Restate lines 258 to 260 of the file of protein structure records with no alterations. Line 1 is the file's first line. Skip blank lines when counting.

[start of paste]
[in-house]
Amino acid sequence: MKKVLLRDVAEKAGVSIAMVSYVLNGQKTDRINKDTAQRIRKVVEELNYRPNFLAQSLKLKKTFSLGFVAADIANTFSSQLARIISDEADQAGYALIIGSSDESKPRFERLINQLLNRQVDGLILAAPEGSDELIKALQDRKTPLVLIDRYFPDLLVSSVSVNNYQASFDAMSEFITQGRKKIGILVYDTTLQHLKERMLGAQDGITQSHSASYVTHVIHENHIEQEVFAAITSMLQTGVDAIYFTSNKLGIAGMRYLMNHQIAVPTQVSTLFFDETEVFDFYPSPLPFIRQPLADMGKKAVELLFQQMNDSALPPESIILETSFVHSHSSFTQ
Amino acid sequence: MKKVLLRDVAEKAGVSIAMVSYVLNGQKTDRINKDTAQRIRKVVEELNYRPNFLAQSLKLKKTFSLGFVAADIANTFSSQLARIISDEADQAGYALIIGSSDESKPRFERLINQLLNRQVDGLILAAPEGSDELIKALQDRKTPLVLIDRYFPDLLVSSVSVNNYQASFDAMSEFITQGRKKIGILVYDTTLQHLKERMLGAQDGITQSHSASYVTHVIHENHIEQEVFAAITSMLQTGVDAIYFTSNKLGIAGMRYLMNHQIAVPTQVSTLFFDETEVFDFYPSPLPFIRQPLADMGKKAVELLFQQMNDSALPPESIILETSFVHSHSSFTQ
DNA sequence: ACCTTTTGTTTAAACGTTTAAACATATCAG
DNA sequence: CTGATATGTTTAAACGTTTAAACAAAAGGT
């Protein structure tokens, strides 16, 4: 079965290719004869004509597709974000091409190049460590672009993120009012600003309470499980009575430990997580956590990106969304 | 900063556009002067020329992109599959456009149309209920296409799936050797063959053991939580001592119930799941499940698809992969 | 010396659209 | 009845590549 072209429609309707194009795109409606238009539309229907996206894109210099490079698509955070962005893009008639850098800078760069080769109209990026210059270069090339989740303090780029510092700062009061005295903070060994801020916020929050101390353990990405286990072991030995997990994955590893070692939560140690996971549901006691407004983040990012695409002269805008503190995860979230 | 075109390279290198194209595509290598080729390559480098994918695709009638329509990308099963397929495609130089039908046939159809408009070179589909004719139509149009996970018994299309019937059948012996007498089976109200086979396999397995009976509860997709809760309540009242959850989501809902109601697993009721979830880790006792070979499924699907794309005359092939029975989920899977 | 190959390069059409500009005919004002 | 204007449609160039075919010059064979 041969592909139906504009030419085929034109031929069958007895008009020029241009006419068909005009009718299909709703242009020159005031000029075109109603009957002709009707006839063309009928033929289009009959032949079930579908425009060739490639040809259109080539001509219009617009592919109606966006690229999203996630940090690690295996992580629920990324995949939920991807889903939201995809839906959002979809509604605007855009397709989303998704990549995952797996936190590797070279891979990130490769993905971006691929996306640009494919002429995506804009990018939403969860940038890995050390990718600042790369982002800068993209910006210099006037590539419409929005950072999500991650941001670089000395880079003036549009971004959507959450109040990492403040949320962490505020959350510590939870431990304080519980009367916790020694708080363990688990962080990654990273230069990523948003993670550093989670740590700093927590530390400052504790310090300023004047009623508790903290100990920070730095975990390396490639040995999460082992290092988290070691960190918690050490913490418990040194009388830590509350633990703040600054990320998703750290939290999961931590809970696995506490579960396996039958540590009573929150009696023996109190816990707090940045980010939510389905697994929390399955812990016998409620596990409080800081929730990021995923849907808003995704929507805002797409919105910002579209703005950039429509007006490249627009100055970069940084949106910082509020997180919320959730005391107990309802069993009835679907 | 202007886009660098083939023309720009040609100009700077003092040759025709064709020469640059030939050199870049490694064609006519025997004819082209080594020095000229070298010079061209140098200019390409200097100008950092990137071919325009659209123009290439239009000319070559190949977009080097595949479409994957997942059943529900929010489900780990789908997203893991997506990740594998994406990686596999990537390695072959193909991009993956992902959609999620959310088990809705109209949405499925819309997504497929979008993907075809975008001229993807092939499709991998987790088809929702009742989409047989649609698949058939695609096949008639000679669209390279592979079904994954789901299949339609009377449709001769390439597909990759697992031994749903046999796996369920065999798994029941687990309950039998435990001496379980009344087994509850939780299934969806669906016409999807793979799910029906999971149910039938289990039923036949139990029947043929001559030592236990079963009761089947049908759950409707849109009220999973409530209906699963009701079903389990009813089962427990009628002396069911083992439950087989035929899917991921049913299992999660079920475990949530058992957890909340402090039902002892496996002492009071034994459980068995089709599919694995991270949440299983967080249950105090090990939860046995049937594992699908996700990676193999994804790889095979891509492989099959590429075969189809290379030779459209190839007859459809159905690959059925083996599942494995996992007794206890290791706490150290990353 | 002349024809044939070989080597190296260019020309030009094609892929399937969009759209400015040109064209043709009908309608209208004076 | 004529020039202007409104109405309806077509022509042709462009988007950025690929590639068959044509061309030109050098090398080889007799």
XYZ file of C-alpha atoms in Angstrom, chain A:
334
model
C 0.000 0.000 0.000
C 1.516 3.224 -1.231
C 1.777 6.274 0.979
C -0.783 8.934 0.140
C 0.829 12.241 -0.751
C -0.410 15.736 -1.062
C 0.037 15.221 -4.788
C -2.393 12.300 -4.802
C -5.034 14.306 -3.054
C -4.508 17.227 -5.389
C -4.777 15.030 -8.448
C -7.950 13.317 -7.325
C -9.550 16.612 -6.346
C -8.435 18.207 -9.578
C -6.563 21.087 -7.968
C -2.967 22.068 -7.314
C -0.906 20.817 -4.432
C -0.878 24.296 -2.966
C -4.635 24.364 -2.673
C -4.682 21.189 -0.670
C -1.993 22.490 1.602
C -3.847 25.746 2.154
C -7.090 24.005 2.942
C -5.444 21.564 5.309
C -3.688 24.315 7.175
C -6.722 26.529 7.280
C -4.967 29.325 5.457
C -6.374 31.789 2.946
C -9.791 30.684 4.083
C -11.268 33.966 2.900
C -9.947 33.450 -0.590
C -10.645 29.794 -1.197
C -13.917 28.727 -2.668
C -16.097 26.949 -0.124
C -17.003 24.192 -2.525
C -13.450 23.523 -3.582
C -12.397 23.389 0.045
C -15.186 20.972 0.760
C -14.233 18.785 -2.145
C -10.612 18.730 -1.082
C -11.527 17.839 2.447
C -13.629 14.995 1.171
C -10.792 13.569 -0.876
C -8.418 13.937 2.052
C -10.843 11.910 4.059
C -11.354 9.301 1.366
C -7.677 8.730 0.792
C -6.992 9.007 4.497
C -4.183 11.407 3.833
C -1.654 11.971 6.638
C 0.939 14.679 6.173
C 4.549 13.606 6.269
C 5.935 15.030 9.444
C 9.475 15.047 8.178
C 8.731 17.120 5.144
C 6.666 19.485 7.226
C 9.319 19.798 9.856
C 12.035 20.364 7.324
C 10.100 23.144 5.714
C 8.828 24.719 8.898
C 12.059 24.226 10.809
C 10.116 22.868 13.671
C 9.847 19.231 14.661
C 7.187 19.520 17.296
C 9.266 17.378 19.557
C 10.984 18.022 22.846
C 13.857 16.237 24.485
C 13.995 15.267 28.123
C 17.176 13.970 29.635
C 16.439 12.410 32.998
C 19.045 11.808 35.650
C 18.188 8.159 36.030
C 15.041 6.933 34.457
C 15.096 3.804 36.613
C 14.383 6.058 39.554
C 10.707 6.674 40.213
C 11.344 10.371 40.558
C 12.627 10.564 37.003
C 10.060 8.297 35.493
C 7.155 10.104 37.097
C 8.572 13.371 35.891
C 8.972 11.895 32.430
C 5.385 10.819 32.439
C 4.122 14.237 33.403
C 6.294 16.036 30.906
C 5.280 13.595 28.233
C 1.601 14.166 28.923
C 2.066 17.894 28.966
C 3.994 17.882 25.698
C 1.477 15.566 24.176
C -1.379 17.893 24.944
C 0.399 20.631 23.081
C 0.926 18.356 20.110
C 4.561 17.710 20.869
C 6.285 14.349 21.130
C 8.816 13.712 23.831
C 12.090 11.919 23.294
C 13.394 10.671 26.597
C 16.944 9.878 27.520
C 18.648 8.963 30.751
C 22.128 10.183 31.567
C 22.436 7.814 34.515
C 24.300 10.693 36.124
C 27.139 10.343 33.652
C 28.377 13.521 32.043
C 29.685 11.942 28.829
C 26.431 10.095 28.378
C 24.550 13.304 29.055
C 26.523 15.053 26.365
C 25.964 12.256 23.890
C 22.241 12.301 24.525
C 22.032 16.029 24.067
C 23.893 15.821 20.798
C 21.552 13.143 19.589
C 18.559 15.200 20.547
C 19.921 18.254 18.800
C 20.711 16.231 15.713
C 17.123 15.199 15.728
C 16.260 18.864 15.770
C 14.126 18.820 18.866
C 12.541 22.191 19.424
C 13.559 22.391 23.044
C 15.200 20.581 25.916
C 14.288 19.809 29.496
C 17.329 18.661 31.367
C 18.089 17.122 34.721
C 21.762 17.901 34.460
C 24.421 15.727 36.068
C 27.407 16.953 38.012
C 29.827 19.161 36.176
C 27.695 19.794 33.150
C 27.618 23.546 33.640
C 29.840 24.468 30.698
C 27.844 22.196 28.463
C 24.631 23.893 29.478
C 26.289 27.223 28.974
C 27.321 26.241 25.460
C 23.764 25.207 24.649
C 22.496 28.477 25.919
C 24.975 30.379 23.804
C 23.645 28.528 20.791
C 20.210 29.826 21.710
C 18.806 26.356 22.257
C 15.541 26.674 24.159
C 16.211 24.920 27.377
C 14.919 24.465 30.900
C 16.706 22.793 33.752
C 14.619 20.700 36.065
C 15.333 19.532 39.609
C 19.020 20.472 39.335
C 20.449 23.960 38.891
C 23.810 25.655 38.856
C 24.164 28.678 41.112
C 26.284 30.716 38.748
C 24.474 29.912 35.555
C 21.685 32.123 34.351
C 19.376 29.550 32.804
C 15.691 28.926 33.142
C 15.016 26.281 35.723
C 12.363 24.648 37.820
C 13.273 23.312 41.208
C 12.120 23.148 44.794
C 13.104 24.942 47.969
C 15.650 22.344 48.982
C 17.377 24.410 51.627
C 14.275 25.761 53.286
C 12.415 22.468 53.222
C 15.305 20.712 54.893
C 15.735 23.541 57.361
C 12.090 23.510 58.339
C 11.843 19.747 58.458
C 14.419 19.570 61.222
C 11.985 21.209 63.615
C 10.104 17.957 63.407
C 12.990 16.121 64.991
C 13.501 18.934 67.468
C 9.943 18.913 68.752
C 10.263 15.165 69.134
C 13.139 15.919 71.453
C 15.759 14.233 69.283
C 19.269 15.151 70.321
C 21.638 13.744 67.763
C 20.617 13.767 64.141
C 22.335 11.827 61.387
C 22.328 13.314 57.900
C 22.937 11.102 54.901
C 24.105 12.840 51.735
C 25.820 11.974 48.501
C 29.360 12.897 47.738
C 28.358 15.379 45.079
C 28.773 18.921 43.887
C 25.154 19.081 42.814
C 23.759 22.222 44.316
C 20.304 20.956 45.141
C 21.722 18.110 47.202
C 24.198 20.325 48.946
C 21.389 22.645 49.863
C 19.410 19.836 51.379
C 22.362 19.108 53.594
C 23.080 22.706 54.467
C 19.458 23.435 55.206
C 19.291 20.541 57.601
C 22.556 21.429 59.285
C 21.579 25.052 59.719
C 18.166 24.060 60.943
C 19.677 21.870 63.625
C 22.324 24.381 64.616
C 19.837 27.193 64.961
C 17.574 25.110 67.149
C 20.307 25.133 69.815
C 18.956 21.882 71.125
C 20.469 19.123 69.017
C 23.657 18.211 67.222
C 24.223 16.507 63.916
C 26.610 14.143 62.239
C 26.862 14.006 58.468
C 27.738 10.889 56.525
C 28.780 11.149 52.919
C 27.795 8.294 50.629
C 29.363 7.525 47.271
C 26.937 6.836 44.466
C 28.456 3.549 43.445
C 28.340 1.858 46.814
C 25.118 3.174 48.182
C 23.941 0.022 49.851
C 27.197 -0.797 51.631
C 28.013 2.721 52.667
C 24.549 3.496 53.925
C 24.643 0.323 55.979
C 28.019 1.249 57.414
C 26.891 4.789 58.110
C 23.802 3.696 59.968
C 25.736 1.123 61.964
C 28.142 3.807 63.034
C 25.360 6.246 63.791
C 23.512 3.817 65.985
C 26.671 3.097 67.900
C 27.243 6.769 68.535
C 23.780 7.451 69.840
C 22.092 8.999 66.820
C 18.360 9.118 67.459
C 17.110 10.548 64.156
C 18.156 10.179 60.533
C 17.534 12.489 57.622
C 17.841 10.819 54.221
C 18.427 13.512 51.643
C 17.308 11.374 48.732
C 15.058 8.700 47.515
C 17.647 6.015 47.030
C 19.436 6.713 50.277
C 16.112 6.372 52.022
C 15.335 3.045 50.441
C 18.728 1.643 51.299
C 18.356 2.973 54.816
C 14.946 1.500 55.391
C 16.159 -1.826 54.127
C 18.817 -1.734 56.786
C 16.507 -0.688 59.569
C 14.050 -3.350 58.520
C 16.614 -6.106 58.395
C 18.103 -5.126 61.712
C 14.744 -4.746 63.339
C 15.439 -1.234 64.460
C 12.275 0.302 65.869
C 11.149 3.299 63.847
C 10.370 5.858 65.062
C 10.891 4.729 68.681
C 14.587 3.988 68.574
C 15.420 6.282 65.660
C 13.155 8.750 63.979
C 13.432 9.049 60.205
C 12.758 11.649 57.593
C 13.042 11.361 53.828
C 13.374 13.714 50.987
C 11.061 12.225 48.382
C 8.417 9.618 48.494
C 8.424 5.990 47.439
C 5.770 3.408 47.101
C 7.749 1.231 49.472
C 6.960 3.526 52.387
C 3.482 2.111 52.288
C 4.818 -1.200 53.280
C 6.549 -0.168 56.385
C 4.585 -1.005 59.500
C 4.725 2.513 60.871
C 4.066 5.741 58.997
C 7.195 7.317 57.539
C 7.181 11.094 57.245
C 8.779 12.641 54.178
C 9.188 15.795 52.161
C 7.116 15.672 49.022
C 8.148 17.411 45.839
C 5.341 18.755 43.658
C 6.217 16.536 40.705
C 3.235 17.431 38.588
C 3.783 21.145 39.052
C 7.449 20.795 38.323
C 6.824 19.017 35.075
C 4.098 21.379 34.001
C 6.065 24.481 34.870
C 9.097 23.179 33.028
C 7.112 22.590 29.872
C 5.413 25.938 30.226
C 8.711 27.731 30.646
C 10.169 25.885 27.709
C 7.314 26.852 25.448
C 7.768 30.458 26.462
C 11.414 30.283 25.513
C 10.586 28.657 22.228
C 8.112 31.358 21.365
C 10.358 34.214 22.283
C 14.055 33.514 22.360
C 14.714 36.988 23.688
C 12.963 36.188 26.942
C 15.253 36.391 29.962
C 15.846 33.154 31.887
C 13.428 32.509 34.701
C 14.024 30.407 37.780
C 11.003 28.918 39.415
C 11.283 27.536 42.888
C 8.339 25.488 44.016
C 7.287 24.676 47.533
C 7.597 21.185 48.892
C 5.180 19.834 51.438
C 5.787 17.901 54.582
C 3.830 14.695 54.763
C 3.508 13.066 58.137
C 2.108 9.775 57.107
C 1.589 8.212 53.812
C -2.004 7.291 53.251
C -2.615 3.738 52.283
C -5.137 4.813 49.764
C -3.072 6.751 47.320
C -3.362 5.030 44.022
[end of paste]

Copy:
C 17.647 6.015 47.030
C 19.436 6.713 50.277
C 16.112 6.372 52.022